If I was allowed to choose what I was interested in when I was 18, then it would have been video games and basketball.  My parents, however, were not going to pay for my education if it did not include science, engineering, or math.  I was fortunate to find a compromise in computer engineering.  Was that a compromise?

As I’ve matured, I have come to believe that engineering can be applied to almost any other interest.  For example, if you like sports, then the mathematics, analytics, and modeling applies to understanding sports better in – see Moneyball or The Wages of Wins.   I’m biased towards my experiences in engineering and so is our economically driven world, but do we only need technologists?  I think any major can be applied to any interest, and you should leverage these connections in your pick, and take time to consider how you will mold your major into your career.  There are a common set of what we would call high-level skills needed in all industry – thinking, communicating, and doing.

I, also, think the key to picking a major is to find something that has a spark of inspiration and motivation for you, and you should have some aptitude in that field or be willing to work really hard to develop needed skills.  You need that drive to help get you excited to explore that something more deeply.

Finally, it’s not that big a deal

How do I pick a major?  The question scares all of us.  This decision will define your future.  Your parents hope you pick something that means you won’t live with them forever.  The country needs you to contribute to our bottom line.  Yikes.

Book : You majored in what

In many cases, however, it doesn’t matter that much.  If you have some motivation, curiosity, and interest in learning, then you will find a topic, professor, class, or hobby that starts you on your future path.  You Majored in What?: Mapping Your Path from Chaos to Career is a great book that will help you understand what seems to happen for at least half of us.  If anything keep your mind open to opportunities and learn what you can.

CollegeQandA asks: How do I find high quality friends in College?

New friends…

One of the greatest things about going to college and university is the new friends you will meet.  For one, these new friends self-selected to go to college, and the population of a college as compared to your high school suggests that there is a greater chance in this larger pool of people that some or many will share your interests both academic and hobbies.

Be warned that your friends have a big influence on you, and make sure that some of them are quality friends who share the same academic, career, and life goals, or you will be fighting an uphill battle.

Picture of colonel by engineering building
The building where we met and spent most of our time for undergraduate – Colonel By.

How important are your friends?

Continue reading CollegeQandA asks: How do I find high quality friends in College?

Question – How should I use college rankings – Money’s article “Special Report: Best College Values 2015” ?

This morning I got my copy of Money (note, the only reason I get this magazine is was part of a deal to get the Economist).  In this months magazine there is an article on the best college values for 2015: Special Report: Best College Values 2015.  I’ll talk to the idea of rankings and ratings.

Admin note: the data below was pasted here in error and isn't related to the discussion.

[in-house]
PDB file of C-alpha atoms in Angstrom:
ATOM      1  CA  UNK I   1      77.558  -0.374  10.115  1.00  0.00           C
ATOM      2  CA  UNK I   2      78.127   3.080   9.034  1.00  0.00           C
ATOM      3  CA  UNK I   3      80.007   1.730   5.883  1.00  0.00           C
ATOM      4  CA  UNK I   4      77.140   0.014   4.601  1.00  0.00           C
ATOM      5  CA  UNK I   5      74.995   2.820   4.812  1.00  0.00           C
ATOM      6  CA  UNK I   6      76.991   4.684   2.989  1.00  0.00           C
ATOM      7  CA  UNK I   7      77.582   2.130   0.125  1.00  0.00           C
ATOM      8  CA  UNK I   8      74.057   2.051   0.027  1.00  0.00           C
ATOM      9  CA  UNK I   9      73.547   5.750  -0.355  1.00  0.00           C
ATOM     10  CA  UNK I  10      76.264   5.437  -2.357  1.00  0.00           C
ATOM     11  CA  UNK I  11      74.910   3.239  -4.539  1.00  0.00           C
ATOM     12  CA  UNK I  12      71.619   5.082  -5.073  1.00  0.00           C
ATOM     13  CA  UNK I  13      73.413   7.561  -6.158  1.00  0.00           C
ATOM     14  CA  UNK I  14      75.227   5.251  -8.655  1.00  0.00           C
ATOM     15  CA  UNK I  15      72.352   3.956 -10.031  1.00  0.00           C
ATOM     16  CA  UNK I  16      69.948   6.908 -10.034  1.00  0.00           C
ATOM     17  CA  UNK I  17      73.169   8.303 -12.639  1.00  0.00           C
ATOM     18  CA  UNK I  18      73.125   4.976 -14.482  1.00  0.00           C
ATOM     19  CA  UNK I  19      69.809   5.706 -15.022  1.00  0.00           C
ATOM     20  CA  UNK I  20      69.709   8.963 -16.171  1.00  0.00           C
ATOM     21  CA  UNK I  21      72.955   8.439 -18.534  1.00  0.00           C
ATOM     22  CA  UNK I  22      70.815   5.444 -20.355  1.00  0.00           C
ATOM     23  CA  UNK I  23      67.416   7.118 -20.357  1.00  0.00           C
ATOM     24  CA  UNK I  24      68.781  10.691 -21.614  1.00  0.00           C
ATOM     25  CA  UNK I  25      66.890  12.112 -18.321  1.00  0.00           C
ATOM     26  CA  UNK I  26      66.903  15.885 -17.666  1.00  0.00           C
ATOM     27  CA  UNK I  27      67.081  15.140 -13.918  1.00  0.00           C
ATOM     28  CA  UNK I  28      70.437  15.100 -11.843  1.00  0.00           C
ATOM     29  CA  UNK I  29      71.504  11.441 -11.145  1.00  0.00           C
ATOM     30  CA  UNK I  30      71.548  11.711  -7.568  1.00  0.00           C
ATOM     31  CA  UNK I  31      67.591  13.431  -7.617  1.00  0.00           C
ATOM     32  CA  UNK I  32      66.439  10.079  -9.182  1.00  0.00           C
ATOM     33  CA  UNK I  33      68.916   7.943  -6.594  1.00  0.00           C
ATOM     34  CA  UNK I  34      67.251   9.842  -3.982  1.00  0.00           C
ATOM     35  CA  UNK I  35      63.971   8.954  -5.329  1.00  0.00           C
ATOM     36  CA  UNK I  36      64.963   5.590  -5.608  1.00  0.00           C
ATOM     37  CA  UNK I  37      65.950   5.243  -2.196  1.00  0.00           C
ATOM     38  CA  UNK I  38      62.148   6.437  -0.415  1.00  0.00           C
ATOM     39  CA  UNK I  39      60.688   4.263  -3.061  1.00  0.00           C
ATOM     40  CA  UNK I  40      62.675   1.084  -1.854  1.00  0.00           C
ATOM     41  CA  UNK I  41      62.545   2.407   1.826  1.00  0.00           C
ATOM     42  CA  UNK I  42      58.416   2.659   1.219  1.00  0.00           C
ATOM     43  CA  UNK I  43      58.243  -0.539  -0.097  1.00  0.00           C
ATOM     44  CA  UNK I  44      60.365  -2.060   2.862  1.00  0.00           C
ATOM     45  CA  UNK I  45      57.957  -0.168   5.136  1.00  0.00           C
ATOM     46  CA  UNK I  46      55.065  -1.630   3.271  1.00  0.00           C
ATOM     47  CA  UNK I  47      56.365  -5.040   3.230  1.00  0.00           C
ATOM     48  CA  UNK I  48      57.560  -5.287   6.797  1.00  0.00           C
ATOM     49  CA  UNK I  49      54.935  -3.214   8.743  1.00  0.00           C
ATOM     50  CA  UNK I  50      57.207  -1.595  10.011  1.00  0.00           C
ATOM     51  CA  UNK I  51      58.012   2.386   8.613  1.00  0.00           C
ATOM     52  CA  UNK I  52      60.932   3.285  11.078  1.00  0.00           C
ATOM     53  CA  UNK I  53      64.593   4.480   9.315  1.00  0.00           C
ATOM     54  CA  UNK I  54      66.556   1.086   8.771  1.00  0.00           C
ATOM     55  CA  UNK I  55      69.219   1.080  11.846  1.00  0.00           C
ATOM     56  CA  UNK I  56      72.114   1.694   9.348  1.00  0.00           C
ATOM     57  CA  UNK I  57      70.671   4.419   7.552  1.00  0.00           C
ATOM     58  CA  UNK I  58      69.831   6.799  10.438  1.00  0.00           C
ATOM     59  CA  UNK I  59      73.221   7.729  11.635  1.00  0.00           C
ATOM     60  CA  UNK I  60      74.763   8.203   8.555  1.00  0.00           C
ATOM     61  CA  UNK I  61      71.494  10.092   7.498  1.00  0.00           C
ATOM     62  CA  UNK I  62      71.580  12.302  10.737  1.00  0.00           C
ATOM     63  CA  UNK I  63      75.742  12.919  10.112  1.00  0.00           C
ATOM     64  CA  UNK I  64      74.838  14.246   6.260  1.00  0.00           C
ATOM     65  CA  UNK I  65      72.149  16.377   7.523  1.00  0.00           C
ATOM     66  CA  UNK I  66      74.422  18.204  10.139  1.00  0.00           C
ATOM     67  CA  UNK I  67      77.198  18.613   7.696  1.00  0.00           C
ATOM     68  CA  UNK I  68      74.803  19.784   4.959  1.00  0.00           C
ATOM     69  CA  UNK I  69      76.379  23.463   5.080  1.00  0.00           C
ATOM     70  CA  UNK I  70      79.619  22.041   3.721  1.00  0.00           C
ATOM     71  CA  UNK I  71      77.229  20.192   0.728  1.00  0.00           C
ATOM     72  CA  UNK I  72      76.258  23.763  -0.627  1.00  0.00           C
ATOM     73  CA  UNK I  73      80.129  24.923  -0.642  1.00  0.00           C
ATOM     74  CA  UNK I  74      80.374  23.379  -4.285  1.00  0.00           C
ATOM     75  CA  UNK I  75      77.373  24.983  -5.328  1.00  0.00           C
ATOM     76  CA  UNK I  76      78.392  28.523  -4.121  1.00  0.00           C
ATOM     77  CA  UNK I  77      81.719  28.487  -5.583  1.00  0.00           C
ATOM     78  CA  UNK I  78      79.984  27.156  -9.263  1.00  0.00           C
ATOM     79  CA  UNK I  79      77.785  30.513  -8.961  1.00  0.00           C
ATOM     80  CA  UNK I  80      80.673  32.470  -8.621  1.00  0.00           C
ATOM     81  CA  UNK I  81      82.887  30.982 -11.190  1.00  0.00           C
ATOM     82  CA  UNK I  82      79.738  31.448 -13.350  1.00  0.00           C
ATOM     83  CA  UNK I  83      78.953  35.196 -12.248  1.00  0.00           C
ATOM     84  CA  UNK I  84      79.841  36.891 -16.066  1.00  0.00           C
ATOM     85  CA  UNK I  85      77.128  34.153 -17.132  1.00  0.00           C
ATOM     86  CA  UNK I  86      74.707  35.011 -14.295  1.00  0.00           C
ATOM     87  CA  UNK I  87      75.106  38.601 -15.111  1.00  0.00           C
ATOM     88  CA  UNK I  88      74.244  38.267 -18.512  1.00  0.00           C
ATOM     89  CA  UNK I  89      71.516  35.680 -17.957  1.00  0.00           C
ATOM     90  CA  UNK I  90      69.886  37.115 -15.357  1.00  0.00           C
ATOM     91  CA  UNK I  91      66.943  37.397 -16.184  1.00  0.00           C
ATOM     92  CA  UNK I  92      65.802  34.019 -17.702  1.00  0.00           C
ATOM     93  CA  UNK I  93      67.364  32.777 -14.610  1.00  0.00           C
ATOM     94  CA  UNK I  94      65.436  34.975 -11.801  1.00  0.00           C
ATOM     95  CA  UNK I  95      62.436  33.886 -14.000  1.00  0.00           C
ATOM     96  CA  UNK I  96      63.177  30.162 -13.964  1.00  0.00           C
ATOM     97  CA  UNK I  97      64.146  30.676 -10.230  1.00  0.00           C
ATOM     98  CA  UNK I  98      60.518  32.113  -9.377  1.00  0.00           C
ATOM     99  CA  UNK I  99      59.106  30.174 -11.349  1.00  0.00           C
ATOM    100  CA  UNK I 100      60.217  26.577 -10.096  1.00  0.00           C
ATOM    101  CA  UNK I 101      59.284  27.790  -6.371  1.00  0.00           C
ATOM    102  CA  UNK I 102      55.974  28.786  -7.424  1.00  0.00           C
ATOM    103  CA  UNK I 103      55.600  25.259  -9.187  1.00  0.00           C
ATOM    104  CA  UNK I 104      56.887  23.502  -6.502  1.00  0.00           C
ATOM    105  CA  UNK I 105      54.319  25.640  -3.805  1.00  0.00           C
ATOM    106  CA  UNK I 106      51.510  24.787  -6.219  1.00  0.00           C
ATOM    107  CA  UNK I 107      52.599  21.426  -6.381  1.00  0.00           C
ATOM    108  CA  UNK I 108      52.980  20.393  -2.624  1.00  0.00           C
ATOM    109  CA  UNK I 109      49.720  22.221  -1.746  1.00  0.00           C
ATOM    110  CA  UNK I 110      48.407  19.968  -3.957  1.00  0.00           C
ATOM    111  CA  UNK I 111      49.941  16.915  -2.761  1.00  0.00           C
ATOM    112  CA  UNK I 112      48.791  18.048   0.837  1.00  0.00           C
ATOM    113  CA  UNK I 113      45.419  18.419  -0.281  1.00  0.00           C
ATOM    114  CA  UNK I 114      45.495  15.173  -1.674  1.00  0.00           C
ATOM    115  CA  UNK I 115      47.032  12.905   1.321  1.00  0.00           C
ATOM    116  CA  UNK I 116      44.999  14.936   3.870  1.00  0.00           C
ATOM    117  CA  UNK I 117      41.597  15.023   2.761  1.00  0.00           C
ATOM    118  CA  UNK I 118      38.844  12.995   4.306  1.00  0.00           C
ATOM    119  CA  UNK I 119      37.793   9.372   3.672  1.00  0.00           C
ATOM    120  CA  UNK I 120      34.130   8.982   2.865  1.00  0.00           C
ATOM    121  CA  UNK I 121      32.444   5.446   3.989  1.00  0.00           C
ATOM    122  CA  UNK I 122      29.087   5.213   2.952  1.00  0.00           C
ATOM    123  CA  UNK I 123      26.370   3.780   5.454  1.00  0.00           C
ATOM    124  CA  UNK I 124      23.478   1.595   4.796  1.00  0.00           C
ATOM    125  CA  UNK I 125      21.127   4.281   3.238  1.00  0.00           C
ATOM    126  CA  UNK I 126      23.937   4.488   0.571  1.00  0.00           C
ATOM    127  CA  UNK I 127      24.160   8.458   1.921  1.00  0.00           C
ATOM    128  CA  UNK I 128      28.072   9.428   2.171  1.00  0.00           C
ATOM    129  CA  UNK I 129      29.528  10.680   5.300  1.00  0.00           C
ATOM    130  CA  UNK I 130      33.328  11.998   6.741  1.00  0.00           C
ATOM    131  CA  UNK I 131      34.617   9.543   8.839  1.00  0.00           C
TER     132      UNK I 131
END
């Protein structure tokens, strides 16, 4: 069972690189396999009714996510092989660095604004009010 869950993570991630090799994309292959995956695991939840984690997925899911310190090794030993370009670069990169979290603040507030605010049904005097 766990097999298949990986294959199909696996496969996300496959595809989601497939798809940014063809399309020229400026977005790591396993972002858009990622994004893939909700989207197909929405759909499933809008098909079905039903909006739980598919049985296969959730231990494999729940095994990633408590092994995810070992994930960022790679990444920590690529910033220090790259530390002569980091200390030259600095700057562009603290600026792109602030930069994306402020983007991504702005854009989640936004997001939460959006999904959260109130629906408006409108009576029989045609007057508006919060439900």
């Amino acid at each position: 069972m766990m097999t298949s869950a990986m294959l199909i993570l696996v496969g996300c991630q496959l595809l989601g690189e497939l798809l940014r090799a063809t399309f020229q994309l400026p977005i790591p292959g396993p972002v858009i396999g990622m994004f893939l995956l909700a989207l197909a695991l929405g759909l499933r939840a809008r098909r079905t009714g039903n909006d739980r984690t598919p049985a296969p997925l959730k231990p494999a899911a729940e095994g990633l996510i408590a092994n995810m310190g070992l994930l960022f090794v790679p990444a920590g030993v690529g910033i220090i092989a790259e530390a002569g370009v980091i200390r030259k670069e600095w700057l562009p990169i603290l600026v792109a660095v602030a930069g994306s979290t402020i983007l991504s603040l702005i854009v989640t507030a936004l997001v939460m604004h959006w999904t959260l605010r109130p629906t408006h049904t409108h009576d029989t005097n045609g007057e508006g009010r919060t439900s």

Rankings and ratings are by far, the easiest way to figure out whether something is better than something else based on a system of measurement.  However, rankings are created by joining together a number of numbers (metrics), and the real question about a particular ranking for a given system is are those ratings relevant to what you are interested in?  When I was picking colleges, we used Maclaen’s (a Canadian magazine), and I remember wondering why the number of books in the library mattered to my undergraduate education (that metric is no longer used).  Sure there might be some indirect learning value to the number of books in the library, but should that have been a key metric in the ranking?

In the Money article, there are some interesting categories.  The tuition price and potential financial aid can be very important to some people, but they left out the difference between in- and out- of state differences.  The category “early career earnings” is biased to schools that focus primarily on engineering and technology.   For both “value added grade” and “career services” these are based on a letter grade.  This means there is a rubric or criteria definition that is used to categorize a university in a grade.  In all, I think the rankings provides you with some numbers that you might consider when picking schools to apply for.

The second lesson for looking at rankings is to look into how each category is defined and calculated.  In the case of the number of books, what was the count if there were duplicate books?  In this article, quality of education is based on areas such graduation rates, student-to-faculty ratio, and RateMyProffessor grades.  What do these metrics reflect and can they be manipulated?  The answer is it’s hard to say for your individual case and, yes, the stats can and are manipulated.  For example, here are some ideas on manipulating the student to faculty ration.

So how can you use these ratings?  Well, these numbers and rankings should be part of the information you collect to make your decision.  If anything, use the bottom of the list as a warning that those particular schools might have problems, but check if the real reason they are at the bottom is meaningful to your situation.  The university I work at, Miami University, is ranked/tied at 171st.  Would I recommend Miami over any of the higher ranked schools?  Yes.  If you live in Ohio, the major you want to pursue is available, and you’re interested in active early engagement with professors and early exposure to research, then yes.